My watch list
my.chemeurope.com  
Login  

Arkose



 

Additional recommended knowledge

Arkose (pronounced /ˈɑrkoʊz/) is a detrital sedimentary rock, specifically a type of sandstone containing at least 25% feldspar.[1],[2] Arkosic sand is sand that is similarly rich in feldspar, and thus the potential precursor of arkose. The other mineral components may vary, but quartz is commonly dominant, and minor mica is often present. Apart from the mineral content, rock fragments may also be a significant component. Arkose usually contains small amounts of calcite cement, which causes it to effervesce slightly in dilute hydrochloric acid; sometimes the cement also contains iron oxide. Arkose is typically grey to reddish in colour. The sand grains making up an arkose may range from fine to very coarse, but tends toward the coarser end of the scale. Fossils are rare in arkose, due to the depositional processes that form it, although bedding is frequently visible.

  Arkose is generally formed from the weathering of feldspar-rich igneous or metamorphic rocks, most commonly granitic rocks, which are primarily composed of quartz and feldspar. These sediments must be deposited rapidly and/or in a cold or arid environment such that the feldspar does not undergo significant chemical weathering and decomposition; therefore arkose is designated a texturally immature sedimentary rock. Arkose is often associated with conglomerate deposits sourced from granitic terrain and is often found above unconformities over such granitic terrain.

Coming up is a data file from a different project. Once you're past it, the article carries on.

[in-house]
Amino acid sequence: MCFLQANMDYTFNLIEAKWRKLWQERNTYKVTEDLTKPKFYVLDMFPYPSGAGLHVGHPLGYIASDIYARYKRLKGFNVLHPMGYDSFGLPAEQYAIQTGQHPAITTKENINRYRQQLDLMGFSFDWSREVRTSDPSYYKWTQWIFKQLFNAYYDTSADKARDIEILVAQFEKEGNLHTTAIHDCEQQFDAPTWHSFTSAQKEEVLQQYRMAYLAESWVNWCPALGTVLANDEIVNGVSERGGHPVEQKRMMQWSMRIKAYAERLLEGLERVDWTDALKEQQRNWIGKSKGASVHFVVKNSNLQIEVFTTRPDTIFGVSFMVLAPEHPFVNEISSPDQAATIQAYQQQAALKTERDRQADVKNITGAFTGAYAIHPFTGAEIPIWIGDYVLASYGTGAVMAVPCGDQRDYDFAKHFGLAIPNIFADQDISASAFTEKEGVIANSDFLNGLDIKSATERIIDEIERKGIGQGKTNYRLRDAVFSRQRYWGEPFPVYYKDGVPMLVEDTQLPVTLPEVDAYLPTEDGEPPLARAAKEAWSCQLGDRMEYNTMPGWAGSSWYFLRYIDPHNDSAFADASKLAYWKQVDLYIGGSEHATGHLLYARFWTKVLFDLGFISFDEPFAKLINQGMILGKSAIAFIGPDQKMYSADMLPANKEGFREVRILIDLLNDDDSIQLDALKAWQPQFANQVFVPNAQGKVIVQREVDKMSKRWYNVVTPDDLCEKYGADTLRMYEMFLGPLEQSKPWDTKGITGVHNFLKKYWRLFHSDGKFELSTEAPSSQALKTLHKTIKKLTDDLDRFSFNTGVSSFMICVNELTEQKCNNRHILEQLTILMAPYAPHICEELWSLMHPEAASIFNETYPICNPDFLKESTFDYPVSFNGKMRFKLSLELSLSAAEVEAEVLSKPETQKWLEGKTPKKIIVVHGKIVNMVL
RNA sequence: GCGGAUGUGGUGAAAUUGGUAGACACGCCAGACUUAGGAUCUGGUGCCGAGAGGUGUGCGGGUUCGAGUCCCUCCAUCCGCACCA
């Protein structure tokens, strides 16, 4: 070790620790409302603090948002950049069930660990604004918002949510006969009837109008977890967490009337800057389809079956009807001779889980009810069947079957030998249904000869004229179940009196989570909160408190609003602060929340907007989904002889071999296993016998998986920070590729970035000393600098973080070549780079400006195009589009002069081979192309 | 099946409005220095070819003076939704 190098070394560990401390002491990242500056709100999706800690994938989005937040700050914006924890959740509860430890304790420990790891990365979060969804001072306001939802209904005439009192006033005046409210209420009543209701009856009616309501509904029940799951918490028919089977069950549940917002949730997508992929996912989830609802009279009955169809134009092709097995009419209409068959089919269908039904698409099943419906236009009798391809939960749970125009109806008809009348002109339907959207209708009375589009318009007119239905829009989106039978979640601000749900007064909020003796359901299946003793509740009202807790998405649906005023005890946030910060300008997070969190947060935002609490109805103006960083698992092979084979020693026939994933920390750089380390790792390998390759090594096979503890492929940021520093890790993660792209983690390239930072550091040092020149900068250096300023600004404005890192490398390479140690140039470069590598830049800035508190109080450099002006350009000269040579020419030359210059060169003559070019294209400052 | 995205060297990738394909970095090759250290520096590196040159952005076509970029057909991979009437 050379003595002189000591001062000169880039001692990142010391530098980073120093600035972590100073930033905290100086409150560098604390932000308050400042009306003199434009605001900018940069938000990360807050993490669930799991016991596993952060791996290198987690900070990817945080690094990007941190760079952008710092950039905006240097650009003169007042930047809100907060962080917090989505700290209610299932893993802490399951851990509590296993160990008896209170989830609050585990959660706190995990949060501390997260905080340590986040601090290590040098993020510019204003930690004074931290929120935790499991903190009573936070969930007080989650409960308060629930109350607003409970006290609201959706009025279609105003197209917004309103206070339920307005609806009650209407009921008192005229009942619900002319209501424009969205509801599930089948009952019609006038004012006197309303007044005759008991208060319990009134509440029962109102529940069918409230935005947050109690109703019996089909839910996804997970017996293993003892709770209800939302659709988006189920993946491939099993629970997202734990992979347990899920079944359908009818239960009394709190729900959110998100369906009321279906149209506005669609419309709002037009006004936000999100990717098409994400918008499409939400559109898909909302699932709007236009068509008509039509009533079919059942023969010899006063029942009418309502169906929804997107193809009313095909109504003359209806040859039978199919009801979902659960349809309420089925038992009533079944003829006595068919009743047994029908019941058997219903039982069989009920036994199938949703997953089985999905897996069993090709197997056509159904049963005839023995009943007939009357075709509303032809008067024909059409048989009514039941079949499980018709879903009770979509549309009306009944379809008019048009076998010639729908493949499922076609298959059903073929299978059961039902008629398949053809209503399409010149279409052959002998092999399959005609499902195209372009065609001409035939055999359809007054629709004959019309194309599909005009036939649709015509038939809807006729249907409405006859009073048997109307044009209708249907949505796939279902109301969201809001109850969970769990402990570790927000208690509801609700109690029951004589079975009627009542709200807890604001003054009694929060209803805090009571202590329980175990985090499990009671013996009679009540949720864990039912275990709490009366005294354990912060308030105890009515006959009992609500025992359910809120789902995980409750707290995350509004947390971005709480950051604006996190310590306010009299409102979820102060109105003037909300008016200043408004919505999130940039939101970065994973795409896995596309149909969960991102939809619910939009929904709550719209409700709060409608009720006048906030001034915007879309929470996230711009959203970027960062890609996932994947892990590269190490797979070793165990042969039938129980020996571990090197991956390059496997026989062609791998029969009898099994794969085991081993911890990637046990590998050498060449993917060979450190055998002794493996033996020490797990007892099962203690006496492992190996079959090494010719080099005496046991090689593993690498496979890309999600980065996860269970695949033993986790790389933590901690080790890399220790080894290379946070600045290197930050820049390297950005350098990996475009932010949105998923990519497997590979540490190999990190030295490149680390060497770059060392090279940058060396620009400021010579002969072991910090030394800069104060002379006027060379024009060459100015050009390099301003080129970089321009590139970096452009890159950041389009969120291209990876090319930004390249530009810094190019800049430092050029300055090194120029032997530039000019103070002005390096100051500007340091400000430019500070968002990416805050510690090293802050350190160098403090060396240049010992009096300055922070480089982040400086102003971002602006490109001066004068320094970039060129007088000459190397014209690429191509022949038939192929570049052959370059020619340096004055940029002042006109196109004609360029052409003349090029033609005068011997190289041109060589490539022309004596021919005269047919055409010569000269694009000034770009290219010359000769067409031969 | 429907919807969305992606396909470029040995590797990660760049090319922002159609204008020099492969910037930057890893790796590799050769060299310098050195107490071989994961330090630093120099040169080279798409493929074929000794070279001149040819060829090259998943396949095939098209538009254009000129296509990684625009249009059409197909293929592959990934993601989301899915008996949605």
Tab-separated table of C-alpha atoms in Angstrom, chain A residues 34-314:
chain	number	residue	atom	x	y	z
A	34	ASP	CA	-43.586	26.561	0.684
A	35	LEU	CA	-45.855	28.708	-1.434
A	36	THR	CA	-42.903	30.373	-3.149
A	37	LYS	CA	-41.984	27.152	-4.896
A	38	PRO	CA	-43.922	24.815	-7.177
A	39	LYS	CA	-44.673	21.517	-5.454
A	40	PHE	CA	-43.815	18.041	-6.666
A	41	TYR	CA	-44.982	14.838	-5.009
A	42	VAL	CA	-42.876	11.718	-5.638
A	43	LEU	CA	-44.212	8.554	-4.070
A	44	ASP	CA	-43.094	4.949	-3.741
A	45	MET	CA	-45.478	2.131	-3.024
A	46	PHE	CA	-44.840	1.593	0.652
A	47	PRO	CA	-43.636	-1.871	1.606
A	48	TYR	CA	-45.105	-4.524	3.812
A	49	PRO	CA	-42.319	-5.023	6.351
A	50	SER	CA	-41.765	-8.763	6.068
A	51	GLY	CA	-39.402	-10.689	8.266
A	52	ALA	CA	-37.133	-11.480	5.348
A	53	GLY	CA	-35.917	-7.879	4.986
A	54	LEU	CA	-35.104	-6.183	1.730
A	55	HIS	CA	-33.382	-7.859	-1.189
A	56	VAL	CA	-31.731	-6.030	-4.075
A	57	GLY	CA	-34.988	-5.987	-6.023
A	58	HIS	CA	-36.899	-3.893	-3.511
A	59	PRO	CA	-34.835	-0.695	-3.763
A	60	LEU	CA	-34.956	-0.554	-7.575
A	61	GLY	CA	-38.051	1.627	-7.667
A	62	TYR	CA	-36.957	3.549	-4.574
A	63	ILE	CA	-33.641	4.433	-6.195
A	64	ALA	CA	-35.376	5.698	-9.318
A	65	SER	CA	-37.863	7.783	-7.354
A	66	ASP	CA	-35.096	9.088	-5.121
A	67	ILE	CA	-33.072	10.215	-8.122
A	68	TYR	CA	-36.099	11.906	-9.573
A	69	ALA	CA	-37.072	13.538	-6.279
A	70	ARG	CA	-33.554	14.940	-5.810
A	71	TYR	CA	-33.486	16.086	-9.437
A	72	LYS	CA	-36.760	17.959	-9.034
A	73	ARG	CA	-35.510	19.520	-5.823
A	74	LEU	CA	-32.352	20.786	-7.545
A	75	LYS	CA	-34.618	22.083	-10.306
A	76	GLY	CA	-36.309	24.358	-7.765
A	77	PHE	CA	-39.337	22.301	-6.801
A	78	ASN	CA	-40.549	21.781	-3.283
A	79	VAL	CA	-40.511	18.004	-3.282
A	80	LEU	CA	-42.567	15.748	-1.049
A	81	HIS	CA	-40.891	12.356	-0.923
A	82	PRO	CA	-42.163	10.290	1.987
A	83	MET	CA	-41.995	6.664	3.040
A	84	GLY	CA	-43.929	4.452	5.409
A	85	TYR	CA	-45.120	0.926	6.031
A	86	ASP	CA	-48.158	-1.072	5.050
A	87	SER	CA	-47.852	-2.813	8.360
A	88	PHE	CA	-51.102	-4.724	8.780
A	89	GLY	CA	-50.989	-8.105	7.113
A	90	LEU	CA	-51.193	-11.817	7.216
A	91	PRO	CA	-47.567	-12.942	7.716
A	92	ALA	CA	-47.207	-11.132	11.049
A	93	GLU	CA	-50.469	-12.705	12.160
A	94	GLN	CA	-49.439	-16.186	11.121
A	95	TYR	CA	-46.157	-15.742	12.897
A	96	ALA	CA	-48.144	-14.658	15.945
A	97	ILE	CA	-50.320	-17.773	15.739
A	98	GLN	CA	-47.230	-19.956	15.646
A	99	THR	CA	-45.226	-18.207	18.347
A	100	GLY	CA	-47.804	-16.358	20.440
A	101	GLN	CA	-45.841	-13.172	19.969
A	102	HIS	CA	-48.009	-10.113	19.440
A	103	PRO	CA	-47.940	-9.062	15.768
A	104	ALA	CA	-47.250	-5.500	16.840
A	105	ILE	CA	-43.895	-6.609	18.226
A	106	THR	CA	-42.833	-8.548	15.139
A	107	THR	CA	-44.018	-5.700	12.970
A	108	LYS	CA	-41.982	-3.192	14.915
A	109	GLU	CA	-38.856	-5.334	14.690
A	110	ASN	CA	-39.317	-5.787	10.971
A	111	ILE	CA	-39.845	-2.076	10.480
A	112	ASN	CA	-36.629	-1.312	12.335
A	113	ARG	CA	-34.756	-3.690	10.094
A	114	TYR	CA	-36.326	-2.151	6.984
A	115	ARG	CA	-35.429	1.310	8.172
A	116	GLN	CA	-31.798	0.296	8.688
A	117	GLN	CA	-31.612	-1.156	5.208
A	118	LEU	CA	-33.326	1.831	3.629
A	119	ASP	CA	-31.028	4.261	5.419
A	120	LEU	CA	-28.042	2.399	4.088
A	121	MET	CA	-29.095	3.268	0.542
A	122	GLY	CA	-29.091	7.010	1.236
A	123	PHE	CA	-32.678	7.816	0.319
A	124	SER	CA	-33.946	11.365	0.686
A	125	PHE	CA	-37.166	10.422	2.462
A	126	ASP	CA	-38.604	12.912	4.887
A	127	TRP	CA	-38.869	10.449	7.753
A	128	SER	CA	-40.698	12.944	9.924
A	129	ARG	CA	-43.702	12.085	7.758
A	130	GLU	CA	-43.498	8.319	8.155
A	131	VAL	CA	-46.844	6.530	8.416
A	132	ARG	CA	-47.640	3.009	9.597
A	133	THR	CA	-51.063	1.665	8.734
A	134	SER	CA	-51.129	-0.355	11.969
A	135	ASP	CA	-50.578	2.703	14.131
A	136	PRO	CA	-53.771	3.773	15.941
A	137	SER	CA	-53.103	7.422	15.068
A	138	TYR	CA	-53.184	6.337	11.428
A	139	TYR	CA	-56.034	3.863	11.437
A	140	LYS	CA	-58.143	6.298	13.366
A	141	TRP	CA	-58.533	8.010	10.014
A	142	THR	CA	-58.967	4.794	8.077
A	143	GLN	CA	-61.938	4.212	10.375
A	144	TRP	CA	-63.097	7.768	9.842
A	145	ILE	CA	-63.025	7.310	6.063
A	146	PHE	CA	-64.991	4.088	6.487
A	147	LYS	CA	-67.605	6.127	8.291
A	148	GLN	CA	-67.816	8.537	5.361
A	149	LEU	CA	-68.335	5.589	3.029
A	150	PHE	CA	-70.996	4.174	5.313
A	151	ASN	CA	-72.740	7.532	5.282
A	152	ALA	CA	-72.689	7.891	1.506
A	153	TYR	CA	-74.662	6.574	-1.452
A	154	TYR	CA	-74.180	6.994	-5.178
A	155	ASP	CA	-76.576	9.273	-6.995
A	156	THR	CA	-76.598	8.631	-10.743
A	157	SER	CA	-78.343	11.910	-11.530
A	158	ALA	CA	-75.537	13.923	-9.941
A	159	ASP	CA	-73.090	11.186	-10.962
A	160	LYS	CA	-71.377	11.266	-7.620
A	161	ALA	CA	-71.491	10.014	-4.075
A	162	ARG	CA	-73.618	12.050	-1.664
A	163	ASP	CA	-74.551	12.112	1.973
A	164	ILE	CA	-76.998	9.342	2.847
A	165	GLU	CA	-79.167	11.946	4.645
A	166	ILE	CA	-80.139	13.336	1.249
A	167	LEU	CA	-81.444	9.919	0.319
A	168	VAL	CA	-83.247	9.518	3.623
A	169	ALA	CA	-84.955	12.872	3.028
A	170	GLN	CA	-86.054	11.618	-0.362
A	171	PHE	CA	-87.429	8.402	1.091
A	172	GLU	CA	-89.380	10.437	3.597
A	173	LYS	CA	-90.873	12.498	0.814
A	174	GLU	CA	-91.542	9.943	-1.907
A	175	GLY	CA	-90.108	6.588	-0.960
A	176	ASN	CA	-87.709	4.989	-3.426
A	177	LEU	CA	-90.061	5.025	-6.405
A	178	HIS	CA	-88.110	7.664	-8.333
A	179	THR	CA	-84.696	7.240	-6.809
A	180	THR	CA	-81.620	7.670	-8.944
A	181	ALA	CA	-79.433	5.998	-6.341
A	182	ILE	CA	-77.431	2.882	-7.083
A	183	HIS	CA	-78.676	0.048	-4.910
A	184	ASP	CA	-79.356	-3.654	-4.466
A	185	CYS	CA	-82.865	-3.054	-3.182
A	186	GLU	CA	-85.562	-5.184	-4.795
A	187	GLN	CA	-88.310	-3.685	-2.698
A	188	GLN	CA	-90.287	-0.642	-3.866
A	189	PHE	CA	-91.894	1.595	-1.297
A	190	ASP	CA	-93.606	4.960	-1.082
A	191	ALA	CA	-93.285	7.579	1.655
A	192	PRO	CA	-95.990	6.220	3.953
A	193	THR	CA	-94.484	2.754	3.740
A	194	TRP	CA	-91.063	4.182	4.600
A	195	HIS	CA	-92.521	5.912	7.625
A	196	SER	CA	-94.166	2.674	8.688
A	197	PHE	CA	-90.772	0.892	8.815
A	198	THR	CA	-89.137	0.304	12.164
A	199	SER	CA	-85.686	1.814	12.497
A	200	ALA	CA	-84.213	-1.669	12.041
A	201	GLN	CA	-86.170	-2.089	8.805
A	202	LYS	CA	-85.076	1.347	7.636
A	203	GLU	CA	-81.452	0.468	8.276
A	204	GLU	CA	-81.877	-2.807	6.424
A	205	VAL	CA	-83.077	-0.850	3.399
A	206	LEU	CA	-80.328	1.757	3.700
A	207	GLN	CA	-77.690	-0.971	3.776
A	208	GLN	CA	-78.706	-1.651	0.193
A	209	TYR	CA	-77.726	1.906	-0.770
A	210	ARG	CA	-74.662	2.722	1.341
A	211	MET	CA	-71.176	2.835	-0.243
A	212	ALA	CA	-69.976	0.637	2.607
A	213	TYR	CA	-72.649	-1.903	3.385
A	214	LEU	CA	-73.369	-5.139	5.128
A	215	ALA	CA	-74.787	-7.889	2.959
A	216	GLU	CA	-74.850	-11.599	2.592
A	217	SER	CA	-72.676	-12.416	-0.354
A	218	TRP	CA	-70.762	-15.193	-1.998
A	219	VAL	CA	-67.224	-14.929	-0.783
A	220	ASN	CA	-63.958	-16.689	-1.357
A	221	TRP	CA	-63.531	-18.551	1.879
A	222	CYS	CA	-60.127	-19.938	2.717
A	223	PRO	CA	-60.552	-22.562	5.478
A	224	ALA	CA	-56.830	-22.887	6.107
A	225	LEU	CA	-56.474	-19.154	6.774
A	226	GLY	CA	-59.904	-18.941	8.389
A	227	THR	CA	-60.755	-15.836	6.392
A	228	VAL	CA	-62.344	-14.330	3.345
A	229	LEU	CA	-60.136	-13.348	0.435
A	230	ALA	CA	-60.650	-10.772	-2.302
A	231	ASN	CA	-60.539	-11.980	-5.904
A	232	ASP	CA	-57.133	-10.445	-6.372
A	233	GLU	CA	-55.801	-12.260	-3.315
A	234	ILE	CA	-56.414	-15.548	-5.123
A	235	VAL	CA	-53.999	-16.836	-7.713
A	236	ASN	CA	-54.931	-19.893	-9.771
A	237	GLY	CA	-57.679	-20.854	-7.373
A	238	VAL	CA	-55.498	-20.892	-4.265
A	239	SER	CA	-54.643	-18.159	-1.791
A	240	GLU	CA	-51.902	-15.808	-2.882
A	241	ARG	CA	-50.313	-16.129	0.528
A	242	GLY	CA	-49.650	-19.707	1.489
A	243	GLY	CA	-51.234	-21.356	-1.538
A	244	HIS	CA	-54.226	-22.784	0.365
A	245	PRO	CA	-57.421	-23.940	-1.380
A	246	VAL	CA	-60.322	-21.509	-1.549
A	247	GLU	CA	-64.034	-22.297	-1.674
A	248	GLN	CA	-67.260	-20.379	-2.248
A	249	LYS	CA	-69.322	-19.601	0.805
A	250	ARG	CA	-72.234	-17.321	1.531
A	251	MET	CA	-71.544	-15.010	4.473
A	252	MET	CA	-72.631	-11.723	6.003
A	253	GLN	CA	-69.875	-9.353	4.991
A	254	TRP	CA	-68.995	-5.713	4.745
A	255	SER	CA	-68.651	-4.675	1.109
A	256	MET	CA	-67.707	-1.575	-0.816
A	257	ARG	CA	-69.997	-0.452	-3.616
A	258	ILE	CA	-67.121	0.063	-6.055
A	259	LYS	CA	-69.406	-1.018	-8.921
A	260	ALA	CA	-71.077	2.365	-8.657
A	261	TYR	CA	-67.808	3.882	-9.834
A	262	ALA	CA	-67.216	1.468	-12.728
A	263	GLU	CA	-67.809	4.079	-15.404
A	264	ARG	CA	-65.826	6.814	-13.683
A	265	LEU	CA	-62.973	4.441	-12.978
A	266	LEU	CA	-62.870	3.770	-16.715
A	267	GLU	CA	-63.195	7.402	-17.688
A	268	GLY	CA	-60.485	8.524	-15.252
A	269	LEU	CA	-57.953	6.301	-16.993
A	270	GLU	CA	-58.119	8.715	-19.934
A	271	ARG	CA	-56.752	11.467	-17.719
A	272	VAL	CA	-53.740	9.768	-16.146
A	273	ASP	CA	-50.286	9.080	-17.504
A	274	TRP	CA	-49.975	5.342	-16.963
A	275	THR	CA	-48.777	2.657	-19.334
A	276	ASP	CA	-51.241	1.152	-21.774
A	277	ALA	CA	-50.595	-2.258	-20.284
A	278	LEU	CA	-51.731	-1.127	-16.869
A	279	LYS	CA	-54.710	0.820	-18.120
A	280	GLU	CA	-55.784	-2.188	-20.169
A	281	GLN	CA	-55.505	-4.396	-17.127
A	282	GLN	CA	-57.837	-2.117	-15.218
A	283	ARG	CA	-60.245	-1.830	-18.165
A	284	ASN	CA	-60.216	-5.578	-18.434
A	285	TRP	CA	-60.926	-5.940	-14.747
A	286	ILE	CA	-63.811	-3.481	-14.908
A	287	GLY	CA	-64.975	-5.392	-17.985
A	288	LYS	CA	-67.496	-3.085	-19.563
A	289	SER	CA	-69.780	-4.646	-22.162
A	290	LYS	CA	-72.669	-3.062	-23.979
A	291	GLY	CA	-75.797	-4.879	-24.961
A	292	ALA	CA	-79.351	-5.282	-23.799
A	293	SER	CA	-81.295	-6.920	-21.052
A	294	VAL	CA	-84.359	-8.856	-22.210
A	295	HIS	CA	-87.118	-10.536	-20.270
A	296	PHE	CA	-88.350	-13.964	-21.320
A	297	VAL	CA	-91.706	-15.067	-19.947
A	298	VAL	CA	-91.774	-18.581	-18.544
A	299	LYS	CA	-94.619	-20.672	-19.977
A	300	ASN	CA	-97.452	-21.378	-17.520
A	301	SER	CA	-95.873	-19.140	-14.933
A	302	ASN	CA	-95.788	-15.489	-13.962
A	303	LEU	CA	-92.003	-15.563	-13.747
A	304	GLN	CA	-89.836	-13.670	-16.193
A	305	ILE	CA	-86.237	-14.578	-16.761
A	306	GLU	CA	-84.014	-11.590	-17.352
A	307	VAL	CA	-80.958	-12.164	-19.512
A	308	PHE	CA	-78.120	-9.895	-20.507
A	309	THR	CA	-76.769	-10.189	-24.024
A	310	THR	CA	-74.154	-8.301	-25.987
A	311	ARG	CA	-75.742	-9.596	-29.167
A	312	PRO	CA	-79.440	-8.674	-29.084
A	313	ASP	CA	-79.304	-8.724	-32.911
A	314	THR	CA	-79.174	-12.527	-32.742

The famous central Australian monolith Uluru (Ayers Rock) is composed of late Neoproterozoic or Cambrian arkose, deposited in the Amadeus Basin.[3]

References

  1. ^ Folk, R.L. (1974). Petrology of Sedimentary Rocks. Hemphill. ISBN 0-914696-14-9. 
  2. ^ Stow, D.A.V. (2005). Sedimentary rocks in the field. Manson. ISBN 1-874545-69-3. 
  3. ^ Sweet, I.P., Crick, I.H. (1991). Uluṟu & Kata Tjuṯa: A Geological History. Australian Geological Survey Organization. ISBN 0-644-25681-8. 
 
This article is licensed under the GNU Free Documentation License. It uses material from the Wikipedia article "Arkose". A list of authors is available in Wikipedia.
Your browser is not current. Microsoft Internet Explorer 6.0 does not support some functions on Chemie.DE